• 1920
    Age 31
    He happened to be on the corner of Wall and Broad Streets at the moment of the Wall Street bombing on September 16, 1920, and was thrown to the ground by the force of the blast.
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  • 1919
    Age 30
    In 1919, Kennedy joined the prominent stock brokerage firm of Hayden, Stone & Co. where he became an expert in dealing in the unregulated stock market of the day, engaging in tactics that were later labeled insider trading and market manipulation.
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  • 1914
    Age 25
    On October 7, 1914, Kennedy married Rose Elizabeth Fitzgerald, the eldest daughter of Boston Mayor John F. "Honey Fitz" Fitzgerald (political rival of P. J.) and Mary Josephine "Josie" Hannon.
    More Details Hide Details The marriage joined two of the city's most prominent political families. The couple had nine children. As Kennedy's business success expanded, he and his family kept homes in the Boston area, suburban New York City, Hyannis Port, Massachusetts, and Palm Beach, Florida. Kennedy allowed surgeons to perform a lobotomy (one of the earliest in the U.S.) on his eldest daughter Rosemary in 1941. Various reasons for the operation have been given, but it left her permanently incapacitated. Rosemary has since been deemed "mentally retarded," and she may have been "mentally ill" (for which no treatment other than incarceration was considered to exist in the 1940s). She died in 2005 at age 86. Rosemary's name "was never mentioned in the house" according to Janet Des Rosiers, Kennedy's secretary and mistress of nine years. Kennedy made a large fortune as a stock market and commodity investor and also by investing in real estate and a wide range of industries. He never built a significant business from scratch, but his timing as both buyer and seller was usually excellent. Sometimes he made use of inside information in ways which were legal at the time but were later outlawed. In fact, it was Kennedy who later assisted in outlawing the very manipulations he had once engaged in, in the course of his role on the SEC, after President Franklin D. Roosevelt had appointed him as its first-ever chairman.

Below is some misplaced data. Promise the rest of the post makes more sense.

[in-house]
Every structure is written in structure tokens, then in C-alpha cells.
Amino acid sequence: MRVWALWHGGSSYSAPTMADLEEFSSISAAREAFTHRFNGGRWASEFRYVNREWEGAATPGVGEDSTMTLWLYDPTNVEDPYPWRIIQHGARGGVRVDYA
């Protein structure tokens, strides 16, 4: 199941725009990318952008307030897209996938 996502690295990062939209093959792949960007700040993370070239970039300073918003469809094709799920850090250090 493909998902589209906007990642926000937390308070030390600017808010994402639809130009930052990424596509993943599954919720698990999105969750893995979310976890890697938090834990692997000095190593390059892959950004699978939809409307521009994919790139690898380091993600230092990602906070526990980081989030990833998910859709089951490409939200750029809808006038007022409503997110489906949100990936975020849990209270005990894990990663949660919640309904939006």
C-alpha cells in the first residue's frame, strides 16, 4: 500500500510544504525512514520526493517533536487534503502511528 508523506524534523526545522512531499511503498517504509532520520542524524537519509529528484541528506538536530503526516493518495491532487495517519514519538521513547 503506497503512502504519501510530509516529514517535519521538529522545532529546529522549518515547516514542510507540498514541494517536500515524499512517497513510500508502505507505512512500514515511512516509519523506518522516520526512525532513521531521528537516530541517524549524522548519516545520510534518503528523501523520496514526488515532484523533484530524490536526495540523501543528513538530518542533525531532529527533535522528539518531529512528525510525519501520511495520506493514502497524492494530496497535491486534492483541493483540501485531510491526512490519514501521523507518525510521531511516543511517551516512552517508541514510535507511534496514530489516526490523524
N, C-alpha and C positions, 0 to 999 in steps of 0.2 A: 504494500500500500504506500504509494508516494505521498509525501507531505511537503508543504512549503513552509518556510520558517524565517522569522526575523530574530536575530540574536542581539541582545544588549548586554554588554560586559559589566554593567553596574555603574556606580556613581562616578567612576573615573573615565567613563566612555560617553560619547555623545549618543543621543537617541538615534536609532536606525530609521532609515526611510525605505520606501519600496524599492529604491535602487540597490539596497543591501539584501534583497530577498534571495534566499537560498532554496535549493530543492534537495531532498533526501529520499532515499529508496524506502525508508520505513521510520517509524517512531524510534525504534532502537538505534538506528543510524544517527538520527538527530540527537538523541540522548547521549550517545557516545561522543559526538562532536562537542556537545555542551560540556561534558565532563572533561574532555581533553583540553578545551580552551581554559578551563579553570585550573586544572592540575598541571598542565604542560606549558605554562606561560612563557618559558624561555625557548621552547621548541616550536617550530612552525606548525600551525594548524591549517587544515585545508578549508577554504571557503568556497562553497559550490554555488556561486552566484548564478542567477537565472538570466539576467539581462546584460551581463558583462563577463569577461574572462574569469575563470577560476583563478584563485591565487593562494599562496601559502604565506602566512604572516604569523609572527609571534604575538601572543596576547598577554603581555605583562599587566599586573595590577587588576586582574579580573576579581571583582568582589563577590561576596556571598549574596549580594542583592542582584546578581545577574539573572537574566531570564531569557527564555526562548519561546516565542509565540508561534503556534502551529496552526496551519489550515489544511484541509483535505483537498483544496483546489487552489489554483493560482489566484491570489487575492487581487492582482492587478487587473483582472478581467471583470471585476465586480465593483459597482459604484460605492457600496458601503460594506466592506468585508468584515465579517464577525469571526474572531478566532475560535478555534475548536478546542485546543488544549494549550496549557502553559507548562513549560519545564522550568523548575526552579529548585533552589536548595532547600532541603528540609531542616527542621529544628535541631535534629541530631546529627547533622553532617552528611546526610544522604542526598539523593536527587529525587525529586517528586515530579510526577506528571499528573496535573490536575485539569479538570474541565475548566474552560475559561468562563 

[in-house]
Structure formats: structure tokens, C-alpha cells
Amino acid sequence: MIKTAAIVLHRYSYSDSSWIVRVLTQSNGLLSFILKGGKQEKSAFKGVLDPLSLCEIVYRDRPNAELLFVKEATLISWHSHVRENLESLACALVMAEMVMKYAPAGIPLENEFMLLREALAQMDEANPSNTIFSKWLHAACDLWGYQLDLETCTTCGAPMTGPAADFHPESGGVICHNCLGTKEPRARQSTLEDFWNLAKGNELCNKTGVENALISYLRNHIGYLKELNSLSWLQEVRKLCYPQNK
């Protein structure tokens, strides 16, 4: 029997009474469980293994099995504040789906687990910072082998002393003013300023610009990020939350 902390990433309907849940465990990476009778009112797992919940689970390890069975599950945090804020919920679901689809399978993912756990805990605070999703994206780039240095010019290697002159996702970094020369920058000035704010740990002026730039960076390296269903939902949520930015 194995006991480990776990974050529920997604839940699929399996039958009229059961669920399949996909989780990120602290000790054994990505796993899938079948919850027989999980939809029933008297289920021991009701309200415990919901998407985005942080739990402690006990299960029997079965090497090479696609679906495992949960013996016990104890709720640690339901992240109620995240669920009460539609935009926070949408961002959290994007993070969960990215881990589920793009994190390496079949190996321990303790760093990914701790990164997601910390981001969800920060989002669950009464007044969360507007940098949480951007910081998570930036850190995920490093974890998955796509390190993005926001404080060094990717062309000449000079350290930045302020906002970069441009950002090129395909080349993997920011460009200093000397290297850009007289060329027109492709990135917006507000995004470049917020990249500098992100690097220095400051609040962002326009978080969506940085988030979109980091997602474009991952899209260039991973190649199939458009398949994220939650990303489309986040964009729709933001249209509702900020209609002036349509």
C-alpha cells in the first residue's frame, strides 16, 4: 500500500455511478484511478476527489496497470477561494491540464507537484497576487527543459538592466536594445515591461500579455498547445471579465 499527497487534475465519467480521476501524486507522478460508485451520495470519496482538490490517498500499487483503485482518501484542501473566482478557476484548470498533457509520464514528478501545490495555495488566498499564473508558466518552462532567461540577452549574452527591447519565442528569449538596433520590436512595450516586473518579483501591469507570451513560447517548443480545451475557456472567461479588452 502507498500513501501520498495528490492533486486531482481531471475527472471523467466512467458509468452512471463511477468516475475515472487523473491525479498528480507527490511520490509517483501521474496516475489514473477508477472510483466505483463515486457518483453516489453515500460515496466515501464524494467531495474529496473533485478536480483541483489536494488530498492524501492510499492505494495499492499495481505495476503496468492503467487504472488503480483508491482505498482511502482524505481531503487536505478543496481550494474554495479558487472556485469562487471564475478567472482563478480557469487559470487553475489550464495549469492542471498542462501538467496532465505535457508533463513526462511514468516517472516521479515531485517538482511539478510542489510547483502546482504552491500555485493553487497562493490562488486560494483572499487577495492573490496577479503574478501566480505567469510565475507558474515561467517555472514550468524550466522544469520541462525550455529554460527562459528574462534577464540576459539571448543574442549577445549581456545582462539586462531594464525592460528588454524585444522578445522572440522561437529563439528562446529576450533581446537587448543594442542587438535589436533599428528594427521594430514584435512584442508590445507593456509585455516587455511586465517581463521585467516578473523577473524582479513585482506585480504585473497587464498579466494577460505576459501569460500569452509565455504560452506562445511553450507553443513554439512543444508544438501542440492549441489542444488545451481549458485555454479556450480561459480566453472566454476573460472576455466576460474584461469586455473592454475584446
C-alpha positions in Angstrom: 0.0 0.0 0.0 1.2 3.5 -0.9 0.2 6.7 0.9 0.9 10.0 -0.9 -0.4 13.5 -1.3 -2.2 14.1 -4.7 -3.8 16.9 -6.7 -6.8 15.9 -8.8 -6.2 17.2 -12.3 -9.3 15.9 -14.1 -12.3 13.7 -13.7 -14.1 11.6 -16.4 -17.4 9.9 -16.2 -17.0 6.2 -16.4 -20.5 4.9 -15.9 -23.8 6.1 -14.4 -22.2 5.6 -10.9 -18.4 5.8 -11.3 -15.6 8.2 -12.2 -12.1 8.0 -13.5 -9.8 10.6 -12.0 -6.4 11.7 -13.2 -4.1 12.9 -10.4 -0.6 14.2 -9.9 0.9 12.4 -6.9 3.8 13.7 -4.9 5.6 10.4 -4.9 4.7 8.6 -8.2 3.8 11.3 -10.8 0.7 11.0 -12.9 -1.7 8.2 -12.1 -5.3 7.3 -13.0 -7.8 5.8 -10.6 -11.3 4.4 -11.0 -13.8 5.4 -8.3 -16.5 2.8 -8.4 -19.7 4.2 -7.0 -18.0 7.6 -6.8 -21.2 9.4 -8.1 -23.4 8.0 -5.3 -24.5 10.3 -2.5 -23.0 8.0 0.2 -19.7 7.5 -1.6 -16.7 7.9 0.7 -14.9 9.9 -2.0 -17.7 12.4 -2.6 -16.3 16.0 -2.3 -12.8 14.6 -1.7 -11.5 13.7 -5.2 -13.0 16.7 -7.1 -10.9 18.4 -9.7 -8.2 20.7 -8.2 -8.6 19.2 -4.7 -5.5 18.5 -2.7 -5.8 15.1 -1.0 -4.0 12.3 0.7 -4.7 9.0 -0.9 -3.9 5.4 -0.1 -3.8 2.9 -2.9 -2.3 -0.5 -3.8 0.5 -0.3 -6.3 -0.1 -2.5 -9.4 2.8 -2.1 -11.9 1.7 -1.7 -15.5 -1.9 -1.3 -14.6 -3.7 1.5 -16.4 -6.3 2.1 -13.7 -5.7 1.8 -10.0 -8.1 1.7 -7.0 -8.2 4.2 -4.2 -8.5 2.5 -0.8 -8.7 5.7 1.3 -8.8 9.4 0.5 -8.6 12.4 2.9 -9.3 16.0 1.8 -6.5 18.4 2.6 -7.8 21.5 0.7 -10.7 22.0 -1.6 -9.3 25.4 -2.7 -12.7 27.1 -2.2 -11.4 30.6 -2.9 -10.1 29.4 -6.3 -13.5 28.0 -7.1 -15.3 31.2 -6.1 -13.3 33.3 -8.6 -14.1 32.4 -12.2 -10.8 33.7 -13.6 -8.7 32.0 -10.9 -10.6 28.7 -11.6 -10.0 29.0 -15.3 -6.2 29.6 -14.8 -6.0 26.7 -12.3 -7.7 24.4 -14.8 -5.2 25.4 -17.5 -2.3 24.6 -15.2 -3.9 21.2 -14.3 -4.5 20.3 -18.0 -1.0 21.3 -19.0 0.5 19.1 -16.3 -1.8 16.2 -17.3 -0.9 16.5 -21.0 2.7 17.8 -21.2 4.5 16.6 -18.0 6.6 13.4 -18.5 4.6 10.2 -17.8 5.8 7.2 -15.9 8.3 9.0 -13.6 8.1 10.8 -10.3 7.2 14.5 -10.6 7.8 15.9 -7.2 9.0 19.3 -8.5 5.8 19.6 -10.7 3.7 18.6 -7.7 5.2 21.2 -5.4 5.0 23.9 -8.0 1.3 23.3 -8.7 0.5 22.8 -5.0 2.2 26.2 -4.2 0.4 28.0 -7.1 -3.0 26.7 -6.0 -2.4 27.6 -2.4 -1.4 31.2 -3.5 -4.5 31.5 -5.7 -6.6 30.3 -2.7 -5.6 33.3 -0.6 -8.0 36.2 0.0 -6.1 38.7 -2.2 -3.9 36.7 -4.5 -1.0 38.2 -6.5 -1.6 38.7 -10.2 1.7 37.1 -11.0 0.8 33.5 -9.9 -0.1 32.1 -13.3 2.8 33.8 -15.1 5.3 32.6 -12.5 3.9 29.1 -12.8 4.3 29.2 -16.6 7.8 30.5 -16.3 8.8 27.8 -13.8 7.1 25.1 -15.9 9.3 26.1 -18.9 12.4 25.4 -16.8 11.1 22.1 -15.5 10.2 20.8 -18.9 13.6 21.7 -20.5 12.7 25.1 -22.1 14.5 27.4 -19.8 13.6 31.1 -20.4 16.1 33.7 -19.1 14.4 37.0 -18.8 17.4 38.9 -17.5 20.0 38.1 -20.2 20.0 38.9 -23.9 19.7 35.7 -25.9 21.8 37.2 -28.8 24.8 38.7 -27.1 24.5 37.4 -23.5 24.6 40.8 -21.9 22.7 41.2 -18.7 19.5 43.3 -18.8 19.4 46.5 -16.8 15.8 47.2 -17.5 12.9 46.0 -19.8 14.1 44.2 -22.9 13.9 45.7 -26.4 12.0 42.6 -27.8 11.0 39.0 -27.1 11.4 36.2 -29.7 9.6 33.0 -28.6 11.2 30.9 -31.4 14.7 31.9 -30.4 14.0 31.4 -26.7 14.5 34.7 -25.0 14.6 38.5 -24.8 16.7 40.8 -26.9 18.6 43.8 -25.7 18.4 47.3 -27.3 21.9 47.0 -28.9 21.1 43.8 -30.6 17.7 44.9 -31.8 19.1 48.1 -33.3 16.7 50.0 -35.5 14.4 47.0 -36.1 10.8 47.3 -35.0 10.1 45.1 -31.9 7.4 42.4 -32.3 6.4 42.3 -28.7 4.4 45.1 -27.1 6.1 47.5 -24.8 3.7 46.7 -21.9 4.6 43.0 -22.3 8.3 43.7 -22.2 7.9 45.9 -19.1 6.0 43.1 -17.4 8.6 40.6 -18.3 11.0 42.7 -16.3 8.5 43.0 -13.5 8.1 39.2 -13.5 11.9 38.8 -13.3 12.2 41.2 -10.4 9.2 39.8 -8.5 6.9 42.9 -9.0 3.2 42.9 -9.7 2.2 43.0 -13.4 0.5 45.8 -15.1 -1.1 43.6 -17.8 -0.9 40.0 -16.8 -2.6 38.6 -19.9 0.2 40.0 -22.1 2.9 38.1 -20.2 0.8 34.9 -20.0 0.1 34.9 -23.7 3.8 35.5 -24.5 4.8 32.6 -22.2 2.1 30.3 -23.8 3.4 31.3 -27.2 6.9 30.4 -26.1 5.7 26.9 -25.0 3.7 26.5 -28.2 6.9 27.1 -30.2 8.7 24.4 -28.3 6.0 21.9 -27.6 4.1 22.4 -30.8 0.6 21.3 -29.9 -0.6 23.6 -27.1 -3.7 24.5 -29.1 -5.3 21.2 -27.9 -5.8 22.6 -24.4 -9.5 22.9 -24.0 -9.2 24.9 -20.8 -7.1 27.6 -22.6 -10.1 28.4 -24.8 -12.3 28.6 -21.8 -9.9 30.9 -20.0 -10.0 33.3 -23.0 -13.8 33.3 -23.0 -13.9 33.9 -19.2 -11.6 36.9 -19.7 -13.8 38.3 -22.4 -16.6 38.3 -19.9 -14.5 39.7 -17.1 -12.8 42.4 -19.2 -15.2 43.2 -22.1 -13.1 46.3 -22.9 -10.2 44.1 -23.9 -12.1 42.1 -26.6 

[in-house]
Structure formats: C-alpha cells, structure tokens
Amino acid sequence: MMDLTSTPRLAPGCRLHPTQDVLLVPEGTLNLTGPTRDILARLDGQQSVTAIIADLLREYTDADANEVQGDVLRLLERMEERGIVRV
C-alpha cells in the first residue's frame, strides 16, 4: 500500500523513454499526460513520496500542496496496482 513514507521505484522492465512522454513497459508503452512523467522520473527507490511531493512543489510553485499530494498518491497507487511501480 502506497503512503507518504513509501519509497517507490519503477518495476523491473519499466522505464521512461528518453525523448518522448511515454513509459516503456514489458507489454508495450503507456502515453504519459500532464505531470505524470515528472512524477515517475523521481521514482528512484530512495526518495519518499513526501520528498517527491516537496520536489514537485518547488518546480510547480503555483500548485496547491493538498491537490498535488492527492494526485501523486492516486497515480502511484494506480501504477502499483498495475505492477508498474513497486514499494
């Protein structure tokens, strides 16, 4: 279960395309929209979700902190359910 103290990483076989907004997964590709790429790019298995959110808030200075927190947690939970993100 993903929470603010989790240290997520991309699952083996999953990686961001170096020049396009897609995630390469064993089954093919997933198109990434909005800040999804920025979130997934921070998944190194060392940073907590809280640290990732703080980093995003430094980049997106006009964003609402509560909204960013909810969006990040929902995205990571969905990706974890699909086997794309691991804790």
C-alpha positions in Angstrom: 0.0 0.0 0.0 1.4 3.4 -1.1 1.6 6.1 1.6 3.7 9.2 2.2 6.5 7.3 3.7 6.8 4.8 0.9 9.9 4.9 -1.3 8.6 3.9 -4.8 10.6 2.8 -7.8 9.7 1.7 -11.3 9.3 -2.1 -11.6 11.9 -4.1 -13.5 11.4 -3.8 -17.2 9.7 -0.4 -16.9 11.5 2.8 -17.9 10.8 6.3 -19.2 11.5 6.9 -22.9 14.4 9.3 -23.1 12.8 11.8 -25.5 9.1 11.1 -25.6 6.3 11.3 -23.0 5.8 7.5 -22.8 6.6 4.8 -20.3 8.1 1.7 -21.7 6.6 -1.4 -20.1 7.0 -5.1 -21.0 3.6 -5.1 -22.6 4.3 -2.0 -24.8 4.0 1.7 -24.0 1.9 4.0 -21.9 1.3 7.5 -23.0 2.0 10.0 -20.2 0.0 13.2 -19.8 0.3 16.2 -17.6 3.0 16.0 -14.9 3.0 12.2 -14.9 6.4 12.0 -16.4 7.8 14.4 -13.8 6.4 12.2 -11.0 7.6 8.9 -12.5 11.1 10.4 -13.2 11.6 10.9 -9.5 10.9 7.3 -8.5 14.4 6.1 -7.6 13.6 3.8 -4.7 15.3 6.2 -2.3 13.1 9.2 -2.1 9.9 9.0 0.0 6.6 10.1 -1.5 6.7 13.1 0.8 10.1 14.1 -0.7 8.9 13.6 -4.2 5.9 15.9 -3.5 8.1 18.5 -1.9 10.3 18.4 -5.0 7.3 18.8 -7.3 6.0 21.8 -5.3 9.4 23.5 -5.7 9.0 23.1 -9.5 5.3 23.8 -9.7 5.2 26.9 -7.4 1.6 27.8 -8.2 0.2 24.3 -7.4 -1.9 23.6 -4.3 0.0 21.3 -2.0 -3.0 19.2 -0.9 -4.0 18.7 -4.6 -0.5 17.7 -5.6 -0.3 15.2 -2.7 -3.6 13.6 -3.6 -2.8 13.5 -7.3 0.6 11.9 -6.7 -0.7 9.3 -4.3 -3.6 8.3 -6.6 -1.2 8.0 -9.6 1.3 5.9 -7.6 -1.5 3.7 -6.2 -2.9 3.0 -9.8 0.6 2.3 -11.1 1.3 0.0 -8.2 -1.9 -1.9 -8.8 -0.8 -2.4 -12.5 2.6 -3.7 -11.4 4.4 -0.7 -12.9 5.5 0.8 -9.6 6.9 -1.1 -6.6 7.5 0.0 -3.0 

• 1913
    Age 24
    In 1913, the Columbia Trust Bank, in which his father held a significant share, was under threat of takeover.
    More Details Hide Details Kennedy told the press he was "the youngest" bank president in America. Kennedy emerged as a highly successful entrepreneur with an eye for value. For example, as a real estate investor, he turned a handsome profit from ownership of Old Colony Realty Associates, Inc., which bought distressed real estate. During World War I, President Woodrow Wilson asked the Intercontinental Rubber Company owned by Bernard Baruch, J. P. Morgan and Kennedy to grow guayule. Guayule is a plant that produces latex and can be used to make rubber if, as many feared, the German navy were to cut off shipping lanes and imports of rubber from Asia. As a result, Intercontinental established the Continental Farm and the little town of Continental in southeastern Arizona in 1916. Guayule growing operations didn't last for long, though, and in 1922 the Continental Farm was sold to Queen Wilhelmina of the Netherlands, who rented the fields to cotton farmers for several years.
  • 1912
    Age 23
    After graduating from Harvard with an A.B. in economics in 1912, he took his first job as a state-employed bank examiner, allowing him to learn a great deal about the banking industry.
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  • 1888
    Born on September 6, 1888.